Iowa Caucus: First in the Nation Clown Show

Toby Harnden tweets, "What a debacle for Iowa. Hard to see why candidates should take Iowa caucuses seriously in future.

Reacting to this morning’s news that not only has Rick Santorum won the Iowa Caucuses after all but that they’ve managed to lose more ballots than the margin of victory, the Telegraph’s Toby Harnden tweets, “What a debacle for Iowa. Hard to see why candidates should take Iowa caucuses seriously in future.”


This is truly a joke. In a contest with fewer total votes (121,503 counted; goodness knows how many lost) than your average election for a school board seat, the powers that be have managed to have wild shifts in the vote count in several districts and be so incredibly incompetent as to render eight precincts uncountable.

This, in a contest that gets so much attention that several candidates are eliminated from the race based on the outcome.

Indeed, as Doug Mataconis noted this morning, the whole story now shifts–but only in retrospect. We’ve gone from Mitt Romney being poised to be the first candidate in a contested nomination race to win Iowa, New Hampshire, and South Carolina–and thus being seen as a runaway train–to Romney potentially coming in second in two of the three and the race being spun as wide open.

Image via DonkeyHotey

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James Joyner
About James Joyner
James Joyner is Professor and Department Head of Security Studies at Marine Corps University's Command and Staff College. He's a former Army officer and Desert Storm veteran. Views expressed here are his own. Follow James on Twitter @DrJJoyner.


  1. Fiona says:

    Is it horrible that I’m finding this whole clusterf**k of a Republican primary to be laugh-out-loud hilarious? The latest news from Iowa only adds to the absurdity.

  2. As I noted in one of my pre-caucus posts, the number of people who attend the IA Caucuses are a fraction of those who are eligible to vote. For Republicans, total caucus attendees in 2012 accounted for less than 10% of the total voters in the 2008 General Election. For Democrats, the record-breaking 220,000 attendees at the 2008 caucuses constituted 20% of those who would ultimately vote in the General Election.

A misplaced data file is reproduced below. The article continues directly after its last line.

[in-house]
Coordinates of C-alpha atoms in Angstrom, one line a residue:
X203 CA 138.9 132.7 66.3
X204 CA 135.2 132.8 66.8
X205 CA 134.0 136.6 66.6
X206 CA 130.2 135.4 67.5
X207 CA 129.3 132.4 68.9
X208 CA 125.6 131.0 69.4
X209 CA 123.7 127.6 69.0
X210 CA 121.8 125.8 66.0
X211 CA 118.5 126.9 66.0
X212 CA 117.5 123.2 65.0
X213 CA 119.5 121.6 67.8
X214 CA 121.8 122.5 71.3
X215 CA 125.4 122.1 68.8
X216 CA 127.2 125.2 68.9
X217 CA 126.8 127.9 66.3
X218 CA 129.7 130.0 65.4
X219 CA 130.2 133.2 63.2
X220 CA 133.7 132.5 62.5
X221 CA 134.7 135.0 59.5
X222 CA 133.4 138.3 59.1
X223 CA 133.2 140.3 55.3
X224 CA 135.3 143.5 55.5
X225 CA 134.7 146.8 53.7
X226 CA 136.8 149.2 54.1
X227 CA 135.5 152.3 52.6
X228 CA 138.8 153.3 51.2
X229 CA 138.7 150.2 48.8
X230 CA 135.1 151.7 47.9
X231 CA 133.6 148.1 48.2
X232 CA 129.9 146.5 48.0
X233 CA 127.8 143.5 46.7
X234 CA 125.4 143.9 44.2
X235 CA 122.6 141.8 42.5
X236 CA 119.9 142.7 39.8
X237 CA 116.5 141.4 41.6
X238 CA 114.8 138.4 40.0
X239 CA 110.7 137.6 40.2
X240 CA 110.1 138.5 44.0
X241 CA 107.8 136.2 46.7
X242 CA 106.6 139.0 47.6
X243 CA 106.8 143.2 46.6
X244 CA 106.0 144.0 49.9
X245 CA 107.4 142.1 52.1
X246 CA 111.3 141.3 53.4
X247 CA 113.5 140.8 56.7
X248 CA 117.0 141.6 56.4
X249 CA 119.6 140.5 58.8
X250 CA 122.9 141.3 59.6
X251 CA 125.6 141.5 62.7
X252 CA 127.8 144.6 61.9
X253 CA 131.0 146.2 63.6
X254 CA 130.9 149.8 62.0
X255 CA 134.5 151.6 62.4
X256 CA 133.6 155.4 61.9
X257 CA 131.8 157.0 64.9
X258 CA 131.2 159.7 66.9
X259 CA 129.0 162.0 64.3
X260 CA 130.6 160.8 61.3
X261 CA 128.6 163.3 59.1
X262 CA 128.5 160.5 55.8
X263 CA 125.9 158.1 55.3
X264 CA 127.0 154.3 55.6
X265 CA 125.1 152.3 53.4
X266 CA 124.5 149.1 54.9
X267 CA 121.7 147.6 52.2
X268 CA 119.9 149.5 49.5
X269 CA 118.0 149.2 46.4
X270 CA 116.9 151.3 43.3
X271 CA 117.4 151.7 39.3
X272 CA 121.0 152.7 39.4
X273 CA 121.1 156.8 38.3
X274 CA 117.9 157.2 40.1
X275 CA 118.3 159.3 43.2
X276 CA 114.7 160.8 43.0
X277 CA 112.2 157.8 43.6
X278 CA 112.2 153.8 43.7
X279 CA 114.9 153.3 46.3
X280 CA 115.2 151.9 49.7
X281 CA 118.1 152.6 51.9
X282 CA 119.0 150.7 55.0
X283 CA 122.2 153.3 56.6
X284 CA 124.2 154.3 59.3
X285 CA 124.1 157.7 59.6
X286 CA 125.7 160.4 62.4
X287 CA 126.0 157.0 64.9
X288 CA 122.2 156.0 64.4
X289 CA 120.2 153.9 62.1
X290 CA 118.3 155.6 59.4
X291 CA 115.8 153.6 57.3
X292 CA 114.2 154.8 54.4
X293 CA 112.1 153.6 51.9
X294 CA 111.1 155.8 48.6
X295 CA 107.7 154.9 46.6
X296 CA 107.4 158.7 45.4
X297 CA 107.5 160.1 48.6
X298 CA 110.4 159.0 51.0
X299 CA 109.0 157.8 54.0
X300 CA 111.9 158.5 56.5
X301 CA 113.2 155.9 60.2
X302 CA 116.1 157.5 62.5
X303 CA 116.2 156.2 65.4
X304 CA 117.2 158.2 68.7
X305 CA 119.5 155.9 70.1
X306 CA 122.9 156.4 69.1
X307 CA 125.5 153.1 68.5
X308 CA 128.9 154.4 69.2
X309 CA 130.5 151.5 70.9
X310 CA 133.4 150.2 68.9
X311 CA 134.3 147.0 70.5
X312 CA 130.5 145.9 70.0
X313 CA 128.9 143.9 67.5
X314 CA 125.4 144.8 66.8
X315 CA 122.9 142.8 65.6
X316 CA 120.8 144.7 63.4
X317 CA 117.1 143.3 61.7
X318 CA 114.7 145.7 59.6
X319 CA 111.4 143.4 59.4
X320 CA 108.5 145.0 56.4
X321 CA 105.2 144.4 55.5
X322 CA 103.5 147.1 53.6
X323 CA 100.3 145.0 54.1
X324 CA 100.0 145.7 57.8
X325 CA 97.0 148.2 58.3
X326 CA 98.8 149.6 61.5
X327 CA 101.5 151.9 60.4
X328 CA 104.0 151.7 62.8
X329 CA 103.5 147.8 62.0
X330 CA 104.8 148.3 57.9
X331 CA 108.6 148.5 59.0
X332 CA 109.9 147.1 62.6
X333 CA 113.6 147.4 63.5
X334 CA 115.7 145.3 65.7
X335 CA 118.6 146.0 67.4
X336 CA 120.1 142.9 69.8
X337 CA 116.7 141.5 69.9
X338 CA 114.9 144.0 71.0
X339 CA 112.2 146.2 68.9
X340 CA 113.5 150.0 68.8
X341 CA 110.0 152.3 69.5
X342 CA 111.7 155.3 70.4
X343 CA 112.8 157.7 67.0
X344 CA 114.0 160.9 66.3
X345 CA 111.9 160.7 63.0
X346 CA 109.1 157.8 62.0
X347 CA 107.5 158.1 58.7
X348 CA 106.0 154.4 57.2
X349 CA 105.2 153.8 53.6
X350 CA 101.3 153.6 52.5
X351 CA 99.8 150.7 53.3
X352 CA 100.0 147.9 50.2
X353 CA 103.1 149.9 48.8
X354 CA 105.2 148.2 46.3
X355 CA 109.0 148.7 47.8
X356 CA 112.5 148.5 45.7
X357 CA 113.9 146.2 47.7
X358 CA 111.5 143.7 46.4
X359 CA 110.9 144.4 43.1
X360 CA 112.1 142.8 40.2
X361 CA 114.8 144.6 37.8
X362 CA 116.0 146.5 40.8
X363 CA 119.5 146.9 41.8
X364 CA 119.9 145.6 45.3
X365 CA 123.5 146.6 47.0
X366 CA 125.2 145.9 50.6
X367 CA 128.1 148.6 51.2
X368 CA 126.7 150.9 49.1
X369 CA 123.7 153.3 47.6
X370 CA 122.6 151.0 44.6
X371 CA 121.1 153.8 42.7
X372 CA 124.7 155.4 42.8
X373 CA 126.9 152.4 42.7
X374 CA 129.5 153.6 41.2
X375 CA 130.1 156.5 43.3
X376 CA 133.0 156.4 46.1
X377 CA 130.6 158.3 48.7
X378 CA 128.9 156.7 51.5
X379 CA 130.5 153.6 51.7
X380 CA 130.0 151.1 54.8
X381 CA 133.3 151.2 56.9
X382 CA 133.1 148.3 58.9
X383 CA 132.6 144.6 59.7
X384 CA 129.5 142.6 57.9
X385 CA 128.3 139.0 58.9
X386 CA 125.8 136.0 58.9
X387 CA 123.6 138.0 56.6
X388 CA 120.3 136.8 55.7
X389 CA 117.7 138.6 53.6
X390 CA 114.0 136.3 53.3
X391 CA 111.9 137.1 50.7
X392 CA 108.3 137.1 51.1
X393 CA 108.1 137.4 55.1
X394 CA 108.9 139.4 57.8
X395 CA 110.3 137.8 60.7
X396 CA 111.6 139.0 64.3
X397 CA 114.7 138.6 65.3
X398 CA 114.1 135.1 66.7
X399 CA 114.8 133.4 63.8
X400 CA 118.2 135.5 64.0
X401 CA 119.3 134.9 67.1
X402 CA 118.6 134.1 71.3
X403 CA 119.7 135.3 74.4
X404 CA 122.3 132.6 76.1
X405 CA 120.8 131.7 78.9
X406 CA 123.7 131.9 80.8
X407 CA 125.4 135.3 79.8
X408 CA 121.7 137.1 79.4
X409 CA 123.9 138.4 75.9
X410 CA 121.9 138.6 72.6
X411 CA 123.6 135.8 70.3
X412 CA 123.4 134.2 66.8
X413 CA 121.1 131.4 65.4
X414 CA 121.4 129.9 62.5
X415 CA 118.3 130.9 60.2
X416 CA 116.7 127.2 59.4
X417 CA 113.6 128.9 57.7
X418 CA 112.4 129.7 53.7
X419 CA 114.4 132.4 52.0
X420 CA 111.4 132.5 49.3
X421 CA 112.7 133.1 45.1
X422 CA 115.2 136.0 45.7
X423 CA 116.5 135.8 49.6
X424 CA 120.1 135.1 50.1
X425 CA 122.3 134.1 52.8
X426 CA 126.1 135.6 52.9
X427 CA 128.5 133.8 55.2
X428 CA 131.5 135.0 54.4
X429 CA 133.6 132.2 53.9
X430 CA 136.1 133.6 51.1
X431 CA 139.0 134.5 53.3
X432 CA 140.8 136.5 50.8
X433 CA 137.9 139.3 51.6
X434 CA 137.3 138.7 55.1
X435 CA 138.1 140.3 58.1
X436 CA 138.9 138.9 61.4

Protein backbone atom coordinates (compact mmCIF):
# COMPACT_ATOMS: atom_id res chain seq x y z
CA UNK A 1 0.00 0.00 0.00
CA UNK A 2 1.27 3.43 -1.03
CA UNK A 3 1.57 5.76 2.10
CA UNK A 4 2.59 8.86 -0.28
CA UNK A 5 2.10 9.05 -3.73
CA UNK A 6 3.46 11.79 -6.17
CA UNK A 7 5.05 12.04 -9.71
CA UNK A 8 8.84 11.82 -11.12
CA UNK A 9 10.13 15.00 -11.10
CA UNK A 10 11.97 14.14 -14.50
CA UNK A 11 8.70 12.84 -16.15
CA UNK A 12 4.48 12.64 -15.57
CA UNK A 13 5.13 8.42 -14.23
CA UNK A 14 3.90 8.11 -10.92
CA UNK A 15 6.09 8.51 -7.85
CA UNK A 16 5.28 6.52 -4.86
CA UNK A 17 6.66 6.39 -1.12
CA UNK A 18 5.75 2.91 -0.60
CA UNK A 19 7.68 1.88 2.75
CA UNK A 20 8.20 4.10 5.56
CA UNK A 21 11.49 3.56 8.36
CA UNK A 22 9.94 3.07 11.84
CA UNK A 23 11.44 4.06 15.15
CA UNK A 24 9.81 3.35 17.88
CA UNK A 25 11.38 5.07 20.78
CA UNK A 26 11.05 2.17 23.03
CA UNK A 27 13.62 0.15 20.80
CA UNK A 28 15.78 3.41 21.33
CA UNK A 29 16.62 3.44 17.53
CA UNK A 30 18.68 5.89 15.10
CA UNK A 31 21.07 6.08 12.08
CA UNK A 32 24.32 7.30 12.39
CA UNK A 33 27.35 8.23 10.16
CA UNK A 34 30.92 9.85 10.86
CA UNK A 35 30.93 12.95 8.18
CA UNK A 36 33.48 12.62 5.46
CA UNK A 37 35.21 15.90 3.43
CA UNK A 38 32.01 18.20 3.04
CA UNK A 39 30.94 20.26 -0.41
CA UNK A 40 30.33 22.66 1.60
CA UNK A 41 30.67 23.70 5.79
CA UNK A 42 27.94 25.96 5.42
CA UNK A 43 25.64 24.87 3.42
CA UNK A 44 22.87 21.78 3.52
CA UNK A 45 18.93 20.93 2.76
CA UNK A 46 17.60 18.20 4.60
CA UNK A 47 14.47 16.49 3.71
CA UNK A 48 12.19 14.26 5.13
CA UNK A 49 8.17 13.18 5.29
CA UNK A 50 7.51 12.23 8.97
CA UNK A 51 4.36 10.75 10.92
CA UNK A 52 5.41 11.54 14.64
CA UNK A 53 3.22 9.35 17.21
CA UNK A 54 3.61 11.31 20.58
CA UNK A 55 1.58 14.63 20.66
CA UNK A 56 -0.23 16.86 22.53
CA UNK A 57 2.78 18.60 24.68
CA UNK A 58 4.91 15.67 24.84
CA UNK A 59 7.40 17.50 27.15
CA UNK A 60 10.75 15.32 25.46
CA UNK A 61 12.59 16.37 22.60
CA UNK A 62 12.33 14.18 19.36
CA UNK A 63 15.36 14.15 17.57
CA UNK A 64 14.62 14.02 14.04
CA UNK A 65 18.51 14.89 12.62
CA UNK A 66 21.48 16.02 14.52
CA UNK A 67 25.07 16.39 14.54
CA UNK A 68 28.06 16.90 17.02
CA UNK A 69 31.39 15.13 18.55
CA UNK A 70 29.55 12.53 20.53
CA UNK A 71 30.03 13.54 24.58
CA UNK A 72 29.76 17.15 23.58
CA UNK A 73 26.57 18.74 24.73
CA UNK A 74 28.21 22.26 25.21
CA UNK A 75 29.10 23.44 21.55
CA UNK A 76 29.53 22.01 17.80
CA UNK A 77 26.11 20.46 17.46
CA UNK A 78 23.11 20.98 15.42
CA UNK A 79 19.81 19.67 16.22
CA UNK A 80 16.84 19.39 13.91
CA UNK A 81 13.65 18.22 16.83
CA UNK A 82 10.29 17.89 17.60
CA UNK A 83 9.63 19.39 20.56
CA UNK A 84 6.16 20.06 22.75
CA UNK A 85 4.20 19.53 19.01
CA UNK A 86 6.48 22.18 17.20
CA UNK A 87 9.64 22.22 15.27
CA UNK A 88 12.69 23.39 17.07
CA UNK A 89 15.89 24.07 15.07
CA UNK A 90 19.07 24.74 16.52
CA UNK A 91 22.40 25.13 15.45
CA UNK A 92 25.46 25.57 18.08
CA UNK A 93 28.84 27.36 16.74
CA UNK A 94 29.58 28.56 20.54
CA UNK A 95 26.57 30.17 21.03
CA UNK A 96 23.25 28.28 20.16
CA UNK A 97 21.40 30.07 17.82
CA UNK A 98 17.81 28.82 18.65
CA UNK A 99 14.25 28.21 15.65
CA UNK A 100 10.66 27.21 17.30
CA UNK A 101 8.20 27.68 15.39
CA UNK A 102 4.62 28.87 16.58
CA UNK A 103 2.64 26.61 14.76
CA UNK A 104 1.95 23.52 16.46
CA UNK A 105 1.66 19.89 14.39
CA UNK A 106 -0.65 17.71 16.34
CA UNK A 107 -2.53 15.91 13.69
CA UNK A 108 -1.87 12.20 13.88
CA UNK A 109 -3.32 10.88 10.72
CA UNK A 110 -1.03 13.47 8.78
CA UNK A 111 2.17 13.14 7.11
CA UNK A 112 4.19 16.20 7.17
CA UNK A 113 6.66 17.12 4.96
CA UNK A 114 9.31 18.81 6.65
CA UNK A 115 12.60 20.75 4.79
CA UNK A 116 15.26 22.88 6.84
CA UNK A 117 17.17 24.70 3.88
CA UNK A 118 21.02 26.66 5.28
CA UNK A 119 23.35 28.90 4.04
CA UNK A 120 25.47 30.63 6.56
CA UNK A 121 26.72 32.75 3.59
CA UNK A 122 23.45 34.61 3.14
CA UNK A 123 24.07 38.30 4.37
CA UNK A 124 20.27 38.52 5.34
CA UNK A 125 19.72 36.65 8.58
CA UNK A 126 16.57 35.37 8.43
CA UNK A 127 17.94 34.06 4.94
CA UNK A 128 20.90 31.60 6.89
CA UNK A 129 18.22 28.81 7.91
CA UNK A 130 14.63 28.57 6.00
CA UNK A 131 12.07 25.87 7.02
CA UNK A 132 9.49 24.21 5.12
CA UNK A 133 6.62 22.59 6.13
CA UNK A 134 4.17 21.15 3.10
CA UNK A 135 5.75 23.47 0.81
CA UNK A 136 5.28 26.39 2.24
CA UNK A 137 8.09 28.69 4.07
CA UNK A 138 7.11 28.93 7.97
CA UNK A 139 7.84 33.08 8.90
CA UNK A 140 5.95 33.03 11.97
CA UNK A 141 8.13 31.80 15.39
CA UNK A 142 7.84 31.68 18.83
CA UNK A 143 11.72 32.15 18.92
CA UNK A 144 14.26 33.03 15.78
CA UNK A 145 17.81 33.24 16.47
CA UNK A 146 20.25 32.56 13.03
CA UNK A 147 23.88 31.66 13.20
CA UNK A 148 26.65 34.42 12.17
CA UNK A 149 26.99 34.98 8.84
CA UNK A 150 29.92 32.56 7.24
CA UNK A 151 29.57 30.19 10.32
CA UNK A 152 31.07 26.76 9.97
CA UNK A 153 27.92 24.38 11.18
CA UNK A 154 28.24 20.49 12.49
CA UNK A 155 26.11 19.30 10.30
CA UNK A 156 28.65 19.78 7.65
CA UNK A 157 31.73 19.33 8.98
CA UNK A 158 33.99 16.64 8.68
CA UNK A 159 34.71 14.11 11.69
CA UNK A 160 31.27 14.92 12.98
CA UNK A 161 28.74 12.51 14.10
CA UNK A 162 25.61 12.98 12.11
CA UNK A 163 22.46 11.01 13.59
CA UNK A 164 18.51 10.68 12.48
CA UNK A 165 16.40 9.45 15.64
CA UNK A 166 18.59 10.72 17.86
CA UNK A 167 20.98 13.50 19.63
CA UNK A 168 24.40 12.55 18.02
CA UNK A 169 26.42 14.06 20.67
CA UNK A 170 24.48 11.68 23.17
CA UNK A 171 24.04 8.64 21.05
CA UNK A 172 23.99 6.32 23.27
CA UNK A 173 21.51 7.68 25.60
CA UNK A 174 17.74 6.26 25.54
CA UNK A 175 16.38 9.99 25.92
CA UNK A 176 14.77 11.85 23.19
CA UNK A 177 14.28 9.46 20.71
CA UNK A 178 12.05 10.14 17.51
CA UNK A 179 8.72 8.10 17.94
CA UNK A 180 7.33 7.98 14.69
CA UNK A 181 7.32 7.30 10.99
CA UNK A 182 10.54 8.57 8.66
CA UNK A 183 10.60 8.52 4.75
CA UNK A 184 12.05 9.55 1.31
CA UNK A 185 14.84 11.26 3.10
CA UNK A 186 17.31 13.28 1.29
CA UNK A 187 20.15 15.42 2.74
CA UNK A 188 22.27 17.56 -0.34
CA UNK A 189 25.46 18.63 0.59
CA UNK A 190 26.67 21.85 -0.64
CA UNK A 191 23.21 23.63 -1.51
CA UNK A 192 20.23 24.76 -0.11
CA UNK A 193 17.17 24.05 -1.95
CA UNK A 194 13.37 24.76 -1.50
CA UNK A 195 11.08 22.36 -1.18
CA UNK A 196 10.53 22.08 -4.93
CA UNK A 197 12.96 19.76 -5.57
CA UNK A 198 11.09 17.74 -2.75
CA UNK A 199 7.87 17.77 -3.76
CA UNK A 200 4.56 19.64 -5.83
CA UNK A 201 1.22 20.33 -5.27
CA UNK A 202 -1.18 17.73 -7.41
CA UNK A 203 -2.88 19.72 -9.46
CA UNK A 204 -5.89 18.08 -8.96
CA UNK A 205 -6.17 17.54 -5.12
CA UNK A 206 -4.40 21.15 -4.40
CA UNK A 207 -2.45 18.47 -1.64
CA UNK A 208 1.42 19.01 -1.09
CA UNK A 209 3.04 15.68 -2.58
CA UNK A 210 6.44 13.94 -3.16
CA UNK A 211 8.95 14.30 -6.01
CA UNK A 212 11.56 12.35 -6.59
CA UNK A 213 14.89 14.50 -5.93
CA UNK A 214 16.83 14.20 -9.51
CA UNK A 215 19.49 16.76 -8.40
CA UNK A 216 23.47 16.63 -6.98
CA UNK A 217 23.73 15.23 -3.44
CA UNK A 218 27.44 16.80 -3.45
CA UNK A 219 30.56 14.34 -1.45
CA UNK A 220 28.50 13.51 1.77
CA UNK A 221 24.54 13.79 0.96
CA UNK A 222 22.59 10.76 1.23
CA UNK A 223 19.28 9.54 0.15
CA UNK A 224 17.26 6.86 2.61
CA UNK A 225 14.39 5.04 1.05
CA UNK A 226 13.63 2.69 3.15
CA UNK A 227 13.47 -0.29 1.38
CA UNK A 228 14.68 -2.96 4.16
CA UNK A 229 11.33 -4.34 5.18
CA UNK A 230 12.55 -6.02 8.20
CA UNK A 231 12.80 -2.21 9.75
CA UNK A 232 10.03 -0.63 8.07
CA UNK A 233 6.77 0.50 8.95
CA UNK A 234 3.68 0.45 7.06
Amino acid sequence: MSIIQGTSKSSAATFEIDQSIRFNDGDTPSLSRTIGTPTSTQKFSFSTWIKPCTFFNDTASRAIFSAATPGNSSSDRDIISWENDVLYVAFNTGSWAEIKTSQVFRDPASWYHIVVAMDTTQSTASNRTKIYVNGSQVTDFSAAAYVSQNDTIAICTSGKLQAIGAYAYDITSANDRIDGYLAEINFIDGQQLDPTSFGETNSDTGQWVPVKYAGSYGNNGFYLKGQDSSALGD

Now it’s true that turnout in primaries is typically below that of General Election, but these numbers are pathetic.

  3. James Joyner says:

    @Doug Mataconis: Well, it’s much easier to vote in an election than a caucus. The former is a secret ballot and in and out. The latter is a long gabfest that requires you to publicly defend your candidate. The very process weeds out all but the most extroverted, committed voters.

  4. PJ says:

    @Doug Mataconis: Voter turnout in 2010 was 37.8%, was that pathetic too? You seem to want get rid of caucuses, should something be done to fix the turnout for midterm elections too? What’s a non pathetic turnout?

  5. @PJ:

    I think caucuses are a particularly dumb way to select Presidential nominees

  6. Rockette says:

    The debacle of “open” primaries and premature primaries, which the RNC then penalizes by shaving off the delegate numbers, is a miscarriage of justice to the voters. The voters are forced to cast their ballot under awful circumstances, under the yoke of the rules set by Republicans (RNC) in their state.

    Take care of this at your precinct meeting this year. Make it an issue, and take it to your county convention after that, and get it on your party ballot at your state convention. The big secret is that the grassroots neighborhood precinct meetings determine the rules of power if we will just show and make the rules.

  7. When they warned us before hand that hackers were going to disrupt the Iowa caucuses, we assumed they meant computers hackers. Maybe they just meant people who can’t do their job right.

  8. PJ says:

    @Doug Mataconis: I thought you were making a point with the percentages?

    But I guess the the pathetic turnout is somewhere between 22% and 37.8%.

  9. @PJ:

    The point is that not only is Iowa not representative of the United States, but the caucuses are not representative of Iowa voters. The idea that they go first and have as much influence as they do is absurd

  10. PJ says:

    @Doug Mataconis: Eligible voters are free to participate in primaries and carcases, just as eligible voters are free to participate in the general election.
    The people participating in caucuses and primaries is a subset that isn’t very representative of all voters in the state, but then general election voters in a state is a subset that isn’t very representative of the total population of eligible voters either.

  11. Eric says:

    @Doug Mataconis:

    I think caucuses are a particularly dumb way to select Presidential nominees.

    I could not agree more. Why should one of the most important positions in the world be decided by a handful of states where their views are a lot different than mine or other states?